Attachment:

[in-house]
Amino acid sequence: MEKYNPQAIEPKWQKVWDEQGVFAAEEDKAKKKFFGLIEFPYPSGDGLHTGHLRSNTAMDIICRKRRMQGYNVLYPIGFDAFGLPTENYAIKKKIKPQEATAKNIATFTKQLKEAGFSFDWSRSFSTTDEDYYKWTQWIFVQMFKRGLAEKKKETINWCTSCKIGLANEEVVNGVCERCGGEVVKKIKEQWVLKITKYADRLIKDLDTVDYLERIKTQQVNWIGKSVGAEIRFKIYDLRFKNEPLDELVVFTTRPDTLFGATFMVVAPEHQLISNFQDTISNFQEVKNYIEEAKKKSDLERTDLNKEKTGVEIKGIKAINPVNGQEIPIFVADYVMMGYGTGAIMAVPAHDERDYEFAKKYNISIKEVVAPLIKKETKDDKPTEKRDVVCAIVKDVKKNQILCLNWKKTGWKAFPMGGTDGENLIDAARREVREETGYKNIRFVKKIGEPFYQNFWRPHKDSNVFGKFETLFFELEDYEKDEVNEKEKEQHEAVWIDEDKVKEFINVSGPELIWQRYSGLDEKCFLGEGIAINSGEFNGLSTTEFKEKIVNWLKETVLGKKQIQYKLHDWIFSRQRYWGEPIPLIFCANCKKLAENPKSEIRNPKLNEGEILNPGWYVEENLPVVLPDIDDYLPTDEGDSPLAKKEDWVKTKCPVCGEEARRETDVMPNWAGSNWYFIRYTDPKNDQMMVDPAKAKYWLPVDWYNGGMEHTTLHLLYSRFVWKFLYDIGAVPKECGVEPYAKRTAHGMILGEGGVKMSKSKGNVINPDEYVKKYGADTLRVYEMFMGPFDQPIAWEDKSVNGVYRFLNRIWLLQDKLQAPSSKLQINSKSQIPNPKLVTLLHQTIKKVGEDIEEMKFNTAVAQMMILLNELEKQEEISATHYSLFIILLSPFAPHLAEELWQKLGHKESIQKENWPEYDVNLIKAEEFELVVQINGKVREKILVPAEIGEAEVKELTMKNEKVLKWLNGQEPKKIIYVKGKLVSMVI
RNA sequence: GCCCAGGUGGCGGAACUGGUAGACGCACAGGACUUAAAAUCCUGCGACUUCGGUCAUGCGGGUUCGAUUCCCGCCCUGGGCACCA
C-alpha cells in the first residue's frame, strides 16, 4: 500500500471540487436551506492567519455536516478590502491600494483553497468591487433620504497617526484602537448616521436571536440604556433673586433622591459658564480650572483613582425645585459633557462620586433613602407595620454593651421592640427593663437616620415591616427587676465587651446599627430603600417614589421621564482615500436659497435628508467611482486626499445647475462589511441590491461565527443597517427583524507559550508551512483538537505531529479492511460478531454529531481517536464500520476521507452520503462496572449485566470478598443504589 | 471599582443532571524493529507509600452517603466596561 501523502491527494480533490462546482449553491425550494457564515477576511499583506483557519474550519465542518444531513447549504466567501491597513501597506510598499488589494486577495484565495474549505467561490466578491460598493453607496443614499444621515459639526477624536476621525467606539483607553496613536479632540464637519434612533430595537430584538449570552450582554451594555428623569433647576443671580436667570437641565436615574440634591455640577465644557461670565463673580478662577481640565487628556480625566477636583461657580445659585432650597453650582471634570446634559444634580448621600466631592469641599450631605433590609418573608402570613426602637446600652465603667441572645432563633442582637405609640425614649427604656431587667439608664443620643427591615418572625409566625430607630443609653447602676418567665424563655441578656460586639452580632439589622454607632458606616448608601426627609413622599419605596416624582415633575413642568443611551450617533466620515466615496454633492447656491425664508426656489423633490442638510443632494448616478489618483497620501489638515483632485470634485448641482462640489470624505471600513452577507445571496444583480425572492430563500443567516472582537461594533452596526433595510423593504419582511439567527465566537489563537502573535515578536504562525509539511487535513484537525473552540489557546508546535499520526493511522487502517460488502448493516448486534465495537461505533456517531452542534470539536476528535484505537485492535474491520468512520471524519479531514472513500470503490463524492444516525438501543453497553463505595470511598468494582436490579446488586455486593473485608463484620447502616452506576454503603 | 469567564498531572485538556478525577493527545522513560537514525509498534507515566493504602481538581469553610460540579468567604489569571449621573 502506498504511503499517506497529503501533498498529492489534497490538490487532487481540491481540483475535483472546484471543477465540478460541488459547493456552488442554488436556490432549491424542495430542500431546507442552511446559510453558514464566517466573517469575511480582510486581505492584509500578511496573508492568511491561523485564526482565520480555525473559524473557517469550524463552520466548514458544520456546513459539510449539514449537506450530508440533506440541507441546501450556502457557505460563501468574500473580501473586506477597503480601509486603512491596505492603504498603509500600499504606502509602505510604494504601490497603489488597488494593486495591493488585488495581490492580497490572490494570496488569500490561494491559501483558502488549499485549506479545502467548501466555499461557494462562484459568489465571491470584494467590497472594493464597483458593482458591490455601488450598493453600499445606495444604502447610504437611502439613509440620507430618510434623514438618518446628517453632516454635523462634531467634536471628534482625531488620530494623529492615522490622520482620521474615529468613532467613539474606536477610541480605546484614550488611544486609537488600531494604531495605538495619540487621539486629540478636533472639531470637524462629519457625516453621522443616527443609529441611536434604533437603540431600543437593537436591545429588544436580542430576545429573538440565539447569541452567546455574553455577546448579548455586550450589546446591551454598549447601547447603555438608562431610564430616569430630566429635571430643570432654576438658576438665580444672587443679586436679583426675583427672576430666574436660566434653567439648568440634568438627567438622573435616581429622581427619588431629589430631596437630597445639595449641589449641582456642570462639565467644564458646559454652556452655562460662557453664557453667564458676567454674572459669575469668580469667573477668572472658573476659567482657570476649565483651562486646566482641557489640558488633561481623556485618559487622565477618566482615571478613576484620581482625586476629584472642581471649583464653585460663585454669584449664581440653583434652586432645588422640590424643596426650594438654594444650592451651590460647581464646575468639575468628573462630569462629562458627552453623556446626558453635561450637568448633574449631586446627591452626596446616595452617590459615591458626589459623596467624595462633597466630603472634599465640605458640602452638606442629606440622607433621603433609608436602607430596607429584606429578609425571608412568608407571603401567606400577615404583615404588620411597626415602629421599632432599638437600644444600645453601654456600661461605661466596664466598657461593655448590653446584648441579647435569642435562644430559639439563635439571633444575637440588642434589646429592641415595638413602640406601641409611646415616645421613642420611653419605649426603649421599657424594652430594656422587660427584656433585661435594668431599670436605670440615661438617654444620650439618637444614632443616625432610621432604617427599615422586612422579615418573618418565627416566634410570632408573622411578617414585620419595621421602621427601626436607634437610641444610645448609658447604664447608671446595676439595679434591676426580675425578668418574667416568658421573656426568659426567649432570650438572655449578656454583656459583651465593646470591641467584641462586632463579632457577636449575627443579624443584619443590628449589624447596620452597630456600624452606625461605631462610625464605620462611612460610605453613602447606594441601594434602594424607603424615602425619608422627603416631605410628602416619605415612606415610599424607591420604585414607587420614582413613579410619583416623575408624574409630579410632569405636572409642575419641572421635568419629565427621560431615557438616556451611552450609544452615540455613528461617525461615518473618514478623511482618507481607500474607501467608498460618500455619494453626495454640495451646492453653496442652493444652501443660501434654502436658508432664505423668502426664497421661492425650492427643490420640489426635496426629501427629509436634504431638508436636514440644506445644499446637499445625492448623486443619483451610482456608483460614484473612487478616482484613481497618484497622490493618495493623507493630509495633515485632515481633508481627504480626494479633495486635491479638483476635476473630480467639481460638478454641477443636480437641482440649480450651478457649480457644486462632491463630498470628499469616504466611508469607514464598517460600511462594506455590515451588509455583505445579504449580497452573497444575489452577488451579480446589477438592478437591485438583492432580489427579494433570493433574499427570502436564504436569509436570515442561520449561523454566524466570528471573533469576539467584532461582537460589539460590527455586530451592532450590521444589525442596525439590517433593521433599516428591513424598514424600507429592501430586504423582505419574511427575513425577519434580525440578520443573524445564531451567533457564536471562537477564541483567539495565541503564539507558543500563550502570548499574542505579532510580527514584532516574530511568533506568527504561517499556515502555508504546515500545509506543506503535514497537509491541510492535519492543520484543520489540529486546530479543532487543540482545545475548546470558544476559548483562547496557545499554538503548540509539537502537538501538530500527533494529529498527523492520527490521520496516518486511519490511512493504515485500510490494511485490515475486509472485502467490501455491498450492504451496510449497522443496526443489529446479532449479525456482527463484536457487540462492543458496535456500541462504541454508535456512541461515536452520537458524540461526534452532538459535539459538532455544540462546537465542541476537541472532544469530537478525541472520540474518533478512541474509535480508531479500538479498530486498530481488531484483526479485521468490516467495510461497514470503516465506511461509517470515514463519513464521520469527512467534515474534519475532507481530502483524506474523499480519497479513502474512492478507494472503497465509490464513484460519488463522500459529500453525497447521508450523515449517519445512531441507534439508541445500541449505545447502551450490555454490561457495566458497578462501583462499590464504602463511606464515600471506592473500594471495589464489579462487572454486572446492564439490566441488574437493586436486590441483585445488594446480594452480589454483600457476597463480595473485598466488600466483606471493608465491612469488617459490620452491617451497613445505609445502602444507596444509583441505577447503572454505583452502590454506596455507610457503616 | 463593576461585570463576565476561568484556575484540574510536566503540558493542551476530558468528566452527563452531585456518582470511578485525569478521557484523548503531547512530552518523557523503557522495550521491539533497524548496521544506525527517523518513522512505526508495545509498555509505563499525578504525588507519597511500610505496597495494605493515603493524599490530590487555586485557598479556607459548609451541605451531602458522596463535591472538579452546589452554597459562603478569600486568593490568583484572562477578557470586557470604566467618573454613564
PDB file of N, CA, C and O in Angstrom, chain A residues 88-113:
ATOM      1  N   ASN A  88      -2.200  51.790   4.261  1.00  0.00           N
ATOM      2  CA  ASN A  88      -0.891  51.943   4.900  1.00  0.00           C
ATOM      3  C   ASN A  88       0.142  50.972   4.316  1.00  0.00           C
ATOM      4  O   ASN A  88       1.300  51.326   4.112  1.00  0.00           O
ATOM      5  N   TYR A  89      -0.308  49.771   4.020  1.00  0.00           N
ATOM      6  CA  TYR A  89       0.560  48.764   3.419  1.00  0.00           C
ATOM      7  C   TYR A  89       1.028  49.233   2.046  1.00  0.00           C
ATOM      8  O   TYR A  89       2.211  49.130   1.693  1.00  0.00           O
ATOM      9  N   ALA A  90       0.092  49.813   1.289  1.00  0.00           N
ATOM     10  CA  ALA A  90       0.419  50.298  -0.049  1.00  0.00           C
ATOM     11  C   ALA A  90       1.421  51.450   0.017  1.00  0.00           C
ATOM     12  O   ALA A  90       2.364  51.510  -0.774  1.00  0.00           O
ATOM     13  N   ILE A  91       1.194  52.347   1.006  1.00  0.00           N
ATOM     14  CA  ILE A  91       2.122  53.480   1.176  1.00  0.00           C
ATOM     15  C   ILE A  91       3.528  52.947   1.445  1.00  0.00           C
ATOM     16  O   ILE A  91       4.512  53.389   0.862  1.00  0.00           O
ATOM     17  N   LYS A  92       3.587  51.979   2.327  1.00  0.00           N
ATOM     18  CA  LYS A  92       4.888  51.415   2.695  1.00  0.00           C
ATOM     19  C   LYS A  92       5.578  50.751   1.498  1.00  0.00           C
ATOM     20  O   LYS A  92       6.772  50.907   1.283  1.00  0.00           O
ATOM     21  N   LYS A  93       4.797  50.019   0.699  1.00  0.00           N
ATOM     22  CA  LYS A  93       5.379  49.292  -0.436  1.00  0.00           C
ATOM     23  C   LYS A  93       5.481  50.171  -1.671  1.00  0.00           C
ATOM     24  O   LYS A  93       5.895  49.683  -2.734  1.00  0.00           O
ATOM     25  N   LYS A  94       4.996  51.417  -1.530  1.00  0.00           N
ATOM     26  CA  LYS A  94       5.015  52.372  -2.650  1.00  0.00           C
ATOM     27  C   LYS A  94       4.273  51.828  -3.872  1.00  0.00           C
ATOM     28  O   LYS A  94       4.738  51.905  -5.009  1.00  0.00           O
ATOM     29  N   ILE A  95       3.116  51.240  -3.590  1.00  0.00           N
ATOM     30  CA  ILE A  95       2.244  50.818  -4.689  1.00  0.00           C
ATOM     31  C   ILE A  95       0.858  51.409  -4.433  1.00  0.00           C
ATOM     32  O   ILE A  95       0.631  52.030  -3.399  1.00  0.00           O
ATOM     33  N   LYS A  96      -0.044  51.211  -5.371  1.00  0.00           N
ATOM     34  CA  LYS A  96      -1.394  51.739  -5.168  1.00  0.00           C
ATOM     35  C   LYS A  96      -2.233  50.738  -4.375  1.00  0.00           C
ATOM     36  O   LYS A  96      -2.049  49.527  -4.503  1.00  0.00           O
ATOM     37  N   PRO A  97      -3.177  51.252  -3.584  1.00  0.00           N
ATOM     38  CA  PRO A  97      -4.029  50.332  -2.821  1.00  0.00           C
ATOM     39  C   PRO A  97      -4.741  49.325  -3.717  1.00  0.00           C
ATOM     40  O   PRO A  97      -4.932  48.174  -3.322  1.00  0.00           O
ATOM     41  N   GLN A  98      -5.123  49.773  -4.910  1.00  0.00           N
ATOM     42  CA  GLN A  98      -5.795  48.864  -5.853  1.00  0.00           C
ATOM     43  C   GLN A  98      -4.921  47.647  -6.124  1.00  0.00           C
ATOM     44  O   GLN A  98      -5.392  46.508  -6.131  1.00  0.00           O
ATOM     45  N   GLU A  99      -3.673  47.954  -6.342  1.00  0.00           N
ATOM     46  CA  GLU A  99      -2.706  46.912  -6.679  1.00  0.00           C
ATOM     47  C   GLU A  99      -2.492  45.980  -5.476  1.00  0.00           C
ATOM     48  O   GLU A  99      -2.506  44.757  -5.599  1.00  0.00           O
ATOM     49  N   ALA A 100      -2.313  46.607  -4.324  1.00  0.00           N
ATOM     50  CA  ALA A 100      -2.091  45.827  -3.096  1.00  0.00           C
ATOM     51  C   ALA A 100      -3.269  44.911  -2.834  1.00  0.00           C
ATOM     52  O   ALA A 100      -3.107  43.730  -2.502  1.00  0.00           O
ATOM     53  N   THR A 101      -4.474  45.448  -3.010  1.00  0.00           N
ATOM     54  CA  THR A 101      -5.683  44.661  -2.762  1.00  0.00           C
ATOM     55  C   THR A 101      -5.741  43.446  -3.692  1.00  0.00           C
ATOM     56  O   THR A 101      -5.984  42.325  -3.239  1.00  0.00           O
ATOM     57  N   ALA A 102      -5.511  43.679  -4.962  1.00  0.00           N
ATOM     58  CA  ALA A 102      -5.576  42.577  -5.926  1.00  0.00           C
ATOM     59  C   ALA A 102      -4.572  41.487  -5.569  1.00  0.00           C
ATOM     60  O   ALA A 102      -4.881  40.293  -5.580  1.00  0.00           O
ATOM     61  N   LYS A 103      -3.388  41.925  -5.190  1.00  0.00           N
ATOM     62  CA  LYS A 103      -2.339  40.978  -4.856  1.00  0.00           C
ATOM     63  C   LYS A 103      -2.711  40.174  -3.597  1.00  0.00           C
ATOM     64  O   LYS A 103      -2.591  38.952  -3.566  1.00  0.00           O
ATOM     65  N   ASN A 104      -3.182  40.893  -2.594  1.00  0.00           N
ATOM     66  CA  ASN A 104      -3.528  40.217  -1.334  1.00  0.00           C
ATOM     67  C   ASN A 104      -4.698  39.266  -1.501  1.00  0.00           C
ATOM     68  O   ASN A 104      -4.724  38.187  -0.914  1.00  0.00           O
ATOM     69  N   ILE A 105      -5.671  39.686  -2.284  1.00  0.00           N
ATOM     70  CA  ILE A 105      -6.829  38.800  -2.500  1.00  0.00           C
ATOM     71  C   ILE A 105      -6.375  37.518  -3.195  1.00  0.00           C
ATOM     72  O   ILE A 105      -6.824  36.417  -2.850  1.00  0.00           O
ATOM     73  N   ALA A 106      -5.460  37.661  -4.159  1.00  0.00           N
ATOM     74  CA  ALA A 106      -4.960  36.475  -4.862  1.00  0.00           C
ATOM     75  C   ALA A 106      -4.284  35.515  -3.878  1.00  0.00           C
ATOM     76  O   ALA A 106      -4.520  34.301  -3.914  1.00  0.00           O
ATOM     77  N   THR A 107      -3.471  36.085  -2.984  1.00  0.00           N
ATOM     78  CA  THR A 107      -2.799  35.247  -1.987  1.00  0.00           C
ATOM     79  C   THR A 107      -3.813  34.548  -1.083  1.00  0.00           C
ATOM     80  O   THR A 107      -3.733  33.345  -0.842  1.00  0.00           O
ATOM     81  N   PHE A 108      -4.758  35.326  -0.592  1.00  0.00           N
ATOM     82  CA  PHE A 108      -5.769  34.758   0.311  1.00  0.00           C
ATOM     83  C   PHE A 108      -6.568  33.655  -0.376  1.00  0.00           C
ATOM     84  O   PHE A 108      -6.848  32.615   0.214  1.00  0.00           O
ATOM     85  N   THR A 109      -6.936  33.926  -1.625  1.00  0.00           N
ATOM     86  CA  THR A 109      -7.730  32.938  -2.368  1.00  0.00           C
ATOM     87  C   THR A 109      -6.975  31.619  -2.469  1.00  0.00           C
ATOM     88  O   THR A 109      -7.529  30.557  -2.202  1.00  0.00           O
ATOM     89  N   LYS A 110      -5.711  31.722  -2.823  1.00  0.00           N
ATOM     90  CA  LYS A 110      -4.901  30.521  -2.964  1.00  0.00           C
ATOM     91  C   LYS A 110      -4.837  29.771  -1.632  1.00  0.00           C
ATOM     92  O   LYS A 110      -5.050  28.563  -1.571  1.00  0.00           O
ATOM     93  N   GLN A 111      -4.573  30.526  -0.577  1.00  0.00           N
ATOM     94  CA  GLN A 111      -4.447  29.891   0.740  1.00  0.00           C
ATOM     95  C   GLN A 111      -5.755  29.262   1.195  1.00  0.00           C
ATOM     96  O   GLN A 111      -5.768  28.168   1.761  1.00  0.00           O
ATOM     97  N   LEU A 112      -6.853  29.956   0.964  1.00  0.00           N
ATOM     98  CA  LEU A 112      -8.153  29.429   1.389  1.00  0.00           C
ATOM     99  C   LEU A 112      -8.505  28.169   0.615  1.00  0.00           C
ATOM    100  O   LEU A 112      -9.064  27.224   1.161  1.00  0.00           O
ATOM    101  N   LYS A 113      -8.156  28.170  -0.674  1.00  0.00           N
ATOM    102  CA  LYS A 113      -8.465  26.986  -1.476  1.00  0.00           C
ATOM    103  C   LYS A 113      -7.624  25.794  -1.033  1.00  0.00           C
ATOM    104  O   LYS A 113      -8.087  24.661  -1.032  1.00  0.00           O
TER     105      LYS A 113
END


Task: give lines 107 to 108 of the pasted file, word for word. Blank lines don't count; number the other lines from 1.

ATOM    102  CA  LYS A 113      -8.465  26.986  -1.476  1.00  0.00           C
ATOM    103  C   LYS A 113      -7.624  25.794  -1.033  1.00  0.00           C